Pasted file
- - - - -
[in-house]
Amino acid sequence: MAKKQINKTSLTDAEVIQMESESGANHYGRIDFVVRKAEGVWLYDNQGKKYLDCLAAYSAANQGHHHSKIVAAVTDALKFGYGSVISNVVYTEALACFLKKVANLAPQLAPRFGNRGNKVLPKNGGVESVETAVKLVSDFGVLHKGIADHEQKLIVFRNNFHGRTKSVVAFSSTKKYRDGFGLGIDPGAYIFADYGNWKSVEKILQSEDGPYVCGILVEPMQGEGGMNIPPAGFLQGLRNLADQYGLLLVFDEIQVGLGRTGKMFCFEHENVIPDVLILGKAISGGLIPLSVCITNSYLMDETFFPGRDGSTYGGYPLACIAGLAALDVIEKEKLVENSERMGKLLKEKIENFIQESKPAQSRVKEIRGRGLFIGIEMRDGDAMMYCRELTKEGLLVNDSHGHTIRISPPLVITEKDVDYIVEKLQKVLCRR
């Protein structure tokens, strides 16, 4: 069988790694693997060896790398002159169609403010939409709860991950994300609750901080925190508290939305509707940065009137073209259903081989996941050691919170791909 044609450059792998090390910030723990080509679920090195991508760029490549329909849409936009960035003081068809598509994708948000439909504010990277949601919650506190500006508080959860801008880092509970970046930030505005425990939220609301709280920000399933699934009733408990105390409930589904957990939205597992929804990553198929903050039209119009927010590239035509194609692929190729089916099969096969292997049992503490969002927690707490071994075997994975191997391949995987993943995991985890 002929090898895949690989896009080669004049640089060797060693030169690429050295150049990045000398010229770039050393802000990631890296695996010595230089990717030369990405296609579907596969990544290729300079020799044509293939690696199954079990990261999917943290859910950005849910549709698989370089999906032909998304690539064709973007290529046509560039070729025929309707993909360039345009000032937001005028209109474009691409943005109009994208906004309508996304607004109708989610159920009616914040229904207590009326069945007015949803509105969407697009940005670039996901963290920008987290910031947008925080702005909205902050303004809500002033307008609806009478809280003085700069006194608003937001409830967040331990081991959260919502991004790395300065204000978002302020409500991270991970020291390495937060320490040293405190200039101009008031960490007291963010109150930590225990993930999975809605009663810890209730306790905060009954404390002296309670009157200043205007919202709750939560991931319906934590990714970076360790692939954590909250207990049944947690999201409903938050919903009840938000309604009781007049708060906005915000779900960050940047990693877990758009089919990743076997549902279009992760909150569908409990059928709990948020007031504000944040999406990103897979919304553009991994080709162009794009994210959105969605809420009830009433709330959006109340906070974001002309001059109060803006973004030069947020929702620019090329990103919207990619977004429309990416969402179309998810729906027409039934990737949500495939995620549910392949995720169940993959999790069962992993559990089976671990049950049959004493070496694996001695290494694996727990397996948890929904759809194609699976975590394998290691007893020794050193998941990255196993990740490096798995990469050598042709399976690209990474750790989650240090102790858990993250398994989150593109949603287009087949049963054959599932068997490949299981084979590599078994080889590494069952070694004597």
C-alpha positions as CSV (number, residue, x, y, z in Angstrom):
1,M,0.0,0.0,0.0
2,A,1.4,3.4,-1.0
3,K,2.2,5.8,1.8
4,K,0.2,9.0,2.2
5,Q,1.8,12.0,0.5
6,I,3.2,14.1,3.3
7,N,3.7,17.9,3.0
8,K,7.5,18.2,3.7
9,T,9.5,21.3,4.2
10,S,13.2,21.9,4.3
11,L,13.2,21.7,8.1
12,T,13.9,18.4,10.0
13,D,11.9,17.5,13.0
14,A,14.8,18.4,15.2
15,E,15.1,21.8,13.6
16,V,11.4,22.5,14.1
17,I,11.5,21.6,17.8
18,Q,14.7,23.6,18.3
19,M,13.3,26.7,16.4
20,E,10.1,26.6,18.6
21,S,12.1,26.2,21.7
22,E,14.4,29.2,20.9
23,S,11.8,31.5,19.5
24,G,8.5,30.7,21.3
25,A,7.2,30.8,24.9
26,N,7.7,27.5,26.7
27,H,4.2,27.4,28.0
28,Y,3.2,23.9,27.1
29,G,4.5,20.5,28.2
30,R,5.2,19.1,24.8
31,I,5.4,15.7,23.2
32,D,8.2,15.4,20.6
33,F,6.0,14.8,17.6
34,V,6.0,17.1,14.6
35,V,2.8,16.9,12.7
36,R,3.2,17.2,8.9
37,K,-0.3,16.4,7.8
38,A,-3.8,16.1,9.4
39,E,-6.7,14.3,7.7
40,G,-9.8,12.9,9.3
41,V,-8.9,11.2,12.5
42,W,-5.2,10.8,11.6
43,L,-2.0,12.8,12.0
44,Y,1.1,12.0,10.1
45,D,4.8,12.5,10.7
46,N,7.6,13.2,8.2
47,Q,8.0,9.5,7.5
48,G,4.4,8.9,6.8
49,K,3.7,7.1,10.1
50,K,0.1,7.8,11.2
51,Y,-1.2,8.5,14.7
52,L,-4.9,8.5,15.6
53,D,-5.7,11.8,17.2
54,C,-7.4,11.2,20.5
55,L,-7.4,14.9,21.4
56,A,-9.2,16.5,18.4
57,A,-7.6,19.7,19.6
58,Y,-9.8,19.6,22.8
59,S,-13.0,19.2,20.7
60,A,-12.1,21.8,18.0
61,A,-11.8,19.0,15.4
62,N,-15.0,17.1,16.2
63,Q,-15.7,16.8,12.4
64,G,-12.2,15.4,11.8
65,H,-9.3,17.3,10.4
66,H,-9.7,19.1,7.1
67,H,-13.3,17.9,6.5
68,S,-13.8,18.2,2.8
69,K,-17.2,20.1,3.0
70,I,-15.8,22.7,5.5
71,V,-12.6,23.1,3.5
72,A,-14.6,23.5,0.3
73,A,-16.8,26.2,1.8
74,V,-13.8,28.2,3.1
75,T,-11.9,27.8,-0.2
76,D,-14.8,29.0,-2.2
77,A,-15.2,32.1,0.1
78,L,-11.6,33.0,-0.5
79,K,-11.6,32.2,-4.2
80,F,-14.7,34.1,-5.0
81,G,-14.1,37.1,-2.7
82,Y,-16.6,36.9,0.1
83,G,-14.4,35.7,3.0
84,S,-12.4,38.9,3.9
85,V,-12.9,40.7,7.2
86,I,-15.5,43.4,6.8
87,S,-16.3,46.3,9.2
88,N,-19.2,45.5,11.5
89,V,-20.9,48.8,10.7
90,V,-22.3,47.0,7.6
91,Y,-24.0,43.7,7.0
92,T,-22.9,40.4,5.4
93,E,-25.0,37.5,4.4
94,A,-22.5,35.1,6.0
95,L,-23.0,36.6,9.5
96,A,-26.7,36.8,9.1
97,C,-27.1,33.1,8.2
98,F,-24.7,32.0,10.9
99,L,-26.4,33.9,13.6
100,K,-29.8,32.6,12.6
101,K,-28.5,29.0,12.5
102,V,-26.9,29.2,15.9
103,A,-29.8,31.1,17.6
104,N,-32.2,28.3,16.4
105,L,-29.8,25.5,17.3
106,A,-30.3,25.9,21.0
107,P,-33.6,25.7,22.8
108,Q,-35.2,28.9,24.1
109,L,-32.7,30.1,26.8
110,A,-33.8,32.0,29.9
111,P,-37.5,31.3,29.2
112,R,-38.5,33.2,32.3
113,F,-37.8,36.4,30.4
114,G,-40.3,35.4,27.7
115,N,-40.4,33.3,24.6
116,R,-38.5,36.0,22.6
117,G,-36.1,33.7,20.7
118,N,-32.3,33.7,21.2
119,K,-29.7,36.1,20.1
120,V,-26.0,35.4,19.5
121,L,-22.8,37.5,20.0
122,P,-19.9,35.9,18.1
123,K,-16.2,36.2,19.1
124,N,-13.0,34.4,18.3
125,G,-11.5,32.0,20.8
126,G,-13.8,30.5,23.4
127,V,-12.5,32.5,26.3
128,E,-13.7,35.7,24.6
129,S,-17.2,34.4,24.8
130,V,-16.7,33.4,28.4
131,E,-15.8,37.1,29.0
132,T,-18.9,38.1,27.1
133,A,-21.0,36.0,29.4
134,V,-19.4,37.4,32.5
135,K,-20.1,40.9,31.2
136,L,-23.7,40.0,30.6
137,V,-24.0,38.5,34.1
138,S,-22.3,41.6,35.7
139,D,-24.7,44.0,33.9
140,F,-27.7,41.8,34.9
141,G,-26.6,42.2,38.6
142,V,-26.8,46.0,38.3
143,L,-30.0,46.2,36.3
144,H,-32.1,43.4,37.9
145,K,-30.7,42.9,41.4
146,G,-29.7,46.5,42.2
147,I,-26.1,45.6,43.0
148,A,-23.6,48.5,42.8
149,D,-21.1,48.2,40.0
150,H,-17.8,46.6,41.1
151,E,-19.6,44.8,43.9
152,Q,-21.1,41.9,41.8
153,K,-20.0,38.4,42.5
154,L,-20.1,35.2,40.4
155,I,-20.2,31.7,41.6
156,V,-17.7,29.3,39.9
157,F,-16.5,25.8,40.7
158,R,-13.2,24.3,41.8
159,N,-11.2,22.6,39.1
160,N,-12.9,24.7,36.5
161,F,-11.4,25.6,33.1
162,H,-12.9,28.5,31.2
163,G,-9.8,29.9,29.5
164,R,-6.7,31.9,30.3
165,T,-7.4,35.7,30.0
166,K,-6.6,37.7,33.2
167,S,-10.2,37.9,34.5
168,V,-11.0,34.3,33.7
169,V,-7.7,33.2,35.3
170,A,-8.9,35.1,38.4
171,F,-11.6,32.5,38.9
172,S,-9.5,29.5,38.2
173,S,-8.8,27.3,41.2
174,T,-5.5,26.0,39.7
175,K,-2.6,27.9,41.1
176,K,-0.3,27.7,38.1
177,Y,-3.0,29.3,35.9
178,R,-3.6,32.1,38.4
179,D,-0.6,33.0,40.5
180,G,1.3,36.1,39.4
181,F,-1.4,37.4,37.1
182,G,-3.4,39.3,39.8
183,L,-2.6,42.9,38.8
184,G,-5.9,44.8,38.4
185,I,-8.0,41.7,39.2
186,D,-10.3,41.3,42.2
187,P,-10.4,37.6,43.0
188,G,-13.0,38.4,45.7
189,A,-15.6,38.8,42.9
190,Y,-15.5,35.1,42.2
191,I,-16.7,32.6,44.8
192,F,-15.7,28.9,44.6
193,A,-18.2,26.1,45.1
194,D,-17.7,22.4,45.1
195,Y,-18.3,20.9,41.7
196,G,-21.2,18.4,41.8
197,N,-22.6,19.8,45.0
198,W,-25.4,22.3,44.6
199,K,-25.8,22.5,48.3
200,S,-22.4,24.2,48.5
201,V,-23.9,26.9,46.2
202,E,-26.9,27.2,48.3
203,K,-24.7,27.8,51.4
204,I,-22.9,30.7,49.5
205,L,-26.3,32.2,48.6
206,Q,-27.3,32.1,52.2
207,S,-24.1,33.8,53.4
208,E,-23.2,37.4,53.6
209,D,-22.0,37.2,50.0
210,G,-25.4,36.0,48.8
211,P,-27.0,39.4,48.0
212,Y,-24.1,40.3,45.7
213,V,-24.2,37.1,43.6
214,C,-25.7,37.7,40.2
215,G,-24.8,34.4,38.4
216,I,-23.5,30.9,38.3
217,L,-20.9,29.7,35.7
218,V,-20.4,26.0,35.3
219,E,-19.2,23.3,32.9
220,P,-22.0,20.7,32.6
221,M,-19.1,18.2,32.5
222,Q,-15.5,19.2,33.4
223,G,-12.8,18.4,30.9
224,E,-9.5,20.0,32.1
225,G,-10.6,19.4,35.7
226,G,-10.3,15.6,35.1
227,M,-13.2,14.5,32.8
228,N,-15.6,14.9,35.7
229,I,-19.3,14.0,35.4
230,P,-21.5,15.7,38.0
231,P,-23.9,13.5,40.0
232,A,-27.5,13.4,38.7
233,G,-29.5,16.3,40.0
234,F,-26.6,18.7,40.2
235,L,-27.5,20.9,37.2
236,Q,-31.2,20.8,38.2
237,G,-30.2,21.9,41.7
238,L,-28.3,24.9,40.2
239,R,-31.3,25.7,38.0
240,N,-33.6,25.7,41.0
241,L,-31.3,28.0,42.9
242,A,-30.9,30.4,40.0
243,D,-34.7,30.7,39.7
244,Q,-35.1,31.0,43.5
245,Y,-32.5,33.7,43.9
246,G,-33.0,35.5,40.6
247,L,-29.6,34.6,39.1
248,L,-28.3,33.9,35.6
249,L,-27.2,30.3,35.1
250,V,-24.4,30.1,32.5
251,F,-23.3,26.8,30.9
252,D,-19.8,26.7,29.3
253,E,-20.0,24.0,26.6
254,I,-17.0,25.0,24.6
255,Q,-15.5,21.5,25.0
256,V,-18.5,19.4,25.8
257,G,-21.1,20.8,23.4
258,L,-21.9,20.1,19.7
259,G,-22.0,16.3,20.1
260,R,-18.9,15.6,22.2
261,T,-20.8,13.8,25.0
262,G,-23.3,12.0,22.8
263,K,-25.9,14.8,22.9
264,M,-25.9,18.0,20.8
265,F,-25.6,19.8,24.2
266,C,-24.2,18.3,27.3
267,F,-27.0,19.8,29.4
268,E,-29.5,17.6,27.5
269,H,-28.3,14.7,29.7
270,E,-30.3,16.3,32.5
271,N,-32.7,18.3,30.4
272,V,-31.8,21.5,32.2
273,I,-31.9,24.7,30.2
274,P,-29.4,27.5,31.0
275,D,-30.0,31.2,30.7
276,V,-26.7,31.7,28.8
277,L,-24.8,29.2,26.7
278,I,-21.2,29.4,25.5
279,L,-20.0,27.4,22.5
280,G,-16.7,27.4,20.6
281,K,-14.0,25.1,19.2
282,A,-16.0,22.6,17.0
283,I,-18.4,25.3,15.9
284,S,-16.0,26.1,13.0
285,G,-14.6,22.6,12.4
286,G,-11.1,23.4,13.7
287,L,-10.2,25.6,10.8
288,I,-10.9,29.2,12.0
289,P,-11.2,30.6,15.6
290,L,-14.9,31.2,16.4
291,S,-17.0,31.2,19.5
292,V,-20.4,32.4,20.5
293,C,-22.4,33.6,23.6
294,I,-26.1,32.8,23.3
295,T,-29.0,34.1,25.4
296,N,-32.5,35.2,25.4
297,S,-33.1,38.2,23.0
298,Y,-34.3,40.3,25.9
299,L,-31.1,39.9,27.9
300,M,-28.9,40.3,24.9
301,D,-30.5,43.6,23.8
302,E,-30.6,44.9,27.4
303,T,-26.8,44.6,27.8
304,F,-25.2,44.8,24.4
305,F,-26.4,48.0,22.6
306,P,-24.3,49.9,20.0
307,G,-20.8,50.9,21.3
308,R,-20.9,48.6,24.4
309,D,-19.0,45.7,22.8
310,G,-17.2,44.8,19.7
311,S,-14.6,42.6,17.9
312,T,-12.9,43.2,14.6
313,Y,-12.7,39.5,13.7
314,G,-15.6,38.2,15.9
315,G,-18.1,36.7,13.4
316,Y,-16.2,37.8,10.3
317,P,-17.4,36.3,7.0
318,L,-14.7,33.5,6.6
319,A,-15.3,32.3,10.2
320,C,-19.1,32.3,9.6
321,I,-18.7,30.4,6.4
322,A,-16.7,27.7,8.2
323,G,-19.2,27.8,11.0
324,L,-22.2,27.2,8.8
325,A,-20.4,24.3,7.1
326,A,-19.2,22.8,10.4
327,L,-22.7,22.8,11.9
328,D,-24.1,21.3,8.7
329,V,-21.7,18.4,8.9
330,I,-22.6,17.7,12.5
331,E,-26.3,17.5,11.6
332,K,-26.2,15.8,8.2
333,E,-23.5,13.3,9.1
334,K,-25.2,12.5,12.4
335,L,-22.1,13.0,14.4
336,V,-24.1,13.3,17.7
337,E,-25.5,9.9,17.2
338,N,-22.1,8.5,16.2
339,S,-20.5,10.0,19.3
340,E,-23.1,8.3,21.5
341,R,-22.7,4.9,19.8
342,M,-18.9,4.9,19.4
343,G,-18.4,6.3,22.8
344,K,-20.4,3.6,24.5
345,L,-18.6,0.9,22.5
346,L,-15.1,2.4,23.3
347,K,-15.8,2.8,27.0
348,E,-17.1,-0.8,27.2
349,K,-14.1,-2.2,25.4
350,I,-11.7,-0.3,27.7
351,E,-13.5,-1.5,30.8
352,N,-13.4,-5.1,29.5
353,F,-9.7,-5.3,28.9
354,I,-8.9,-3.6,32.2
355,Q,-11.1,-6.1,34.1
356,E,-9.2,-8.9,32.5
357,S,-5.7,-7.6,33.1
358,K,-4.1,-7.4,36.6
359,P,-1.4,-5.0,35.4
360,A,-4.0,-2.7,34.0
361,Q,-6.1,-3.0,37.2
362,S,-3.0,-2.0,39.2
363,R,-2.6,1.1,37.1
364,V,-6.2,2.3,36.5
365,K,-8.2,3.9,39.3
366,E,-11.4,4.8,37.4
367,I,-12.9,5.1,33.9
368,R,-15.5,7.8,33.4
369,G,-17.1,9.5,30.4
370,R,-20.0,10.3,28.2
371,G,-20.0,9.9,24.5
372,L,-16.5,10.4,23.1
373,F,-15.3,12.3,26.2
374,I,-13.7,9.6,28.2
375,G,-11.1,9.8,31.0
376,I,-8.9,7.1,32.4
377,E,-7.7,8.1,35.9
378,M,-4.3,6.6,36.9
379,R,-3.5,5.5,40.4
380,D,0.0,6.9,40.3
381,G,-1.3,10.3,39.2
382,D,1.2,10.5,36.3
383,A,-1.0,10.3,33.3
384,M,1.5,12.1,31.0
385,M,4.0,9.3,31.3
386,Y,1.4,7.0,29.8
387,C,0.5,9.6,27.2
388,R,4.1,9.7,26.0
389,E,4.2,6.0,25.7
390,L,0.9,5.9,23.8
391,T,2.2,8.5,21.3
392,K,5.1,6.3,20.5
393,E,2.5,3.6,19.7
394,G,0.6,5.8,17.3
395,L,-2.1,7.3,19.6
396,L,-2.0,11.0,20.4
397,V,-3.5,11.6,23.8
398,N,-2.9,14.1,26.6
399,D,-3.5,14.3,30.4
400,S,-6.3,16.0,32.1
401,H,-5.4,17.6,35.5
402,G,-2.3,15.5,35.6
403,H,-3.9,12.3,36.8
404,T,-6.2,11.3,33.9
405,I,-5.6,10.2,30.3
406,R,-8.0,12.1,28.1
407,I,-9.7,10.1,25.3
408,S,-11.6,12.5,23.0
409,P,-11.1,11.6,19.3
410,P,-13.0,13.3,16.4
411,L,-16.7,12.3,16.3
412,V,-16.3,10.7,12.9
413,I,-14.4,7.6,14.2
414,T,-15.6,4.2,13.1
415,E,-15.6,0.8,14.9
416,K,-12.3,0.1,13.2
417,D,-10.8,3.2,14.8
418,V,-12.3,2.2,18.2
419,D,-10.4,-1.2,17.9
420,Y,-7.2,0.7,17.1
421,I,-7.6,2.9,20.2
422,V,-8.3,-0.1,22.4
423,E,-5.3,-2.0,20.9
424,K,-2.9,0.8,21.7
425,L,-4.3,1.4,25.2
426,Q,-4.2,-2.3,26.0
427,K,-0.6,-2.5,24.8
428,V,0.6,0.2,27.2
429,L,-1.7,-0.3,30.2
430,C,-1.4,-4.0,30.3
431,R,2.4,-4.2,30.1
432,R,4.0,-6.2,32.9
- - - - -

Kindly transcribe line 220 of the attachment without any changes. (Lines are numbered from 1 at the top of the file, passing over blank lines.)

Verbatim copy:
216,I,-23.5,30.9,38.3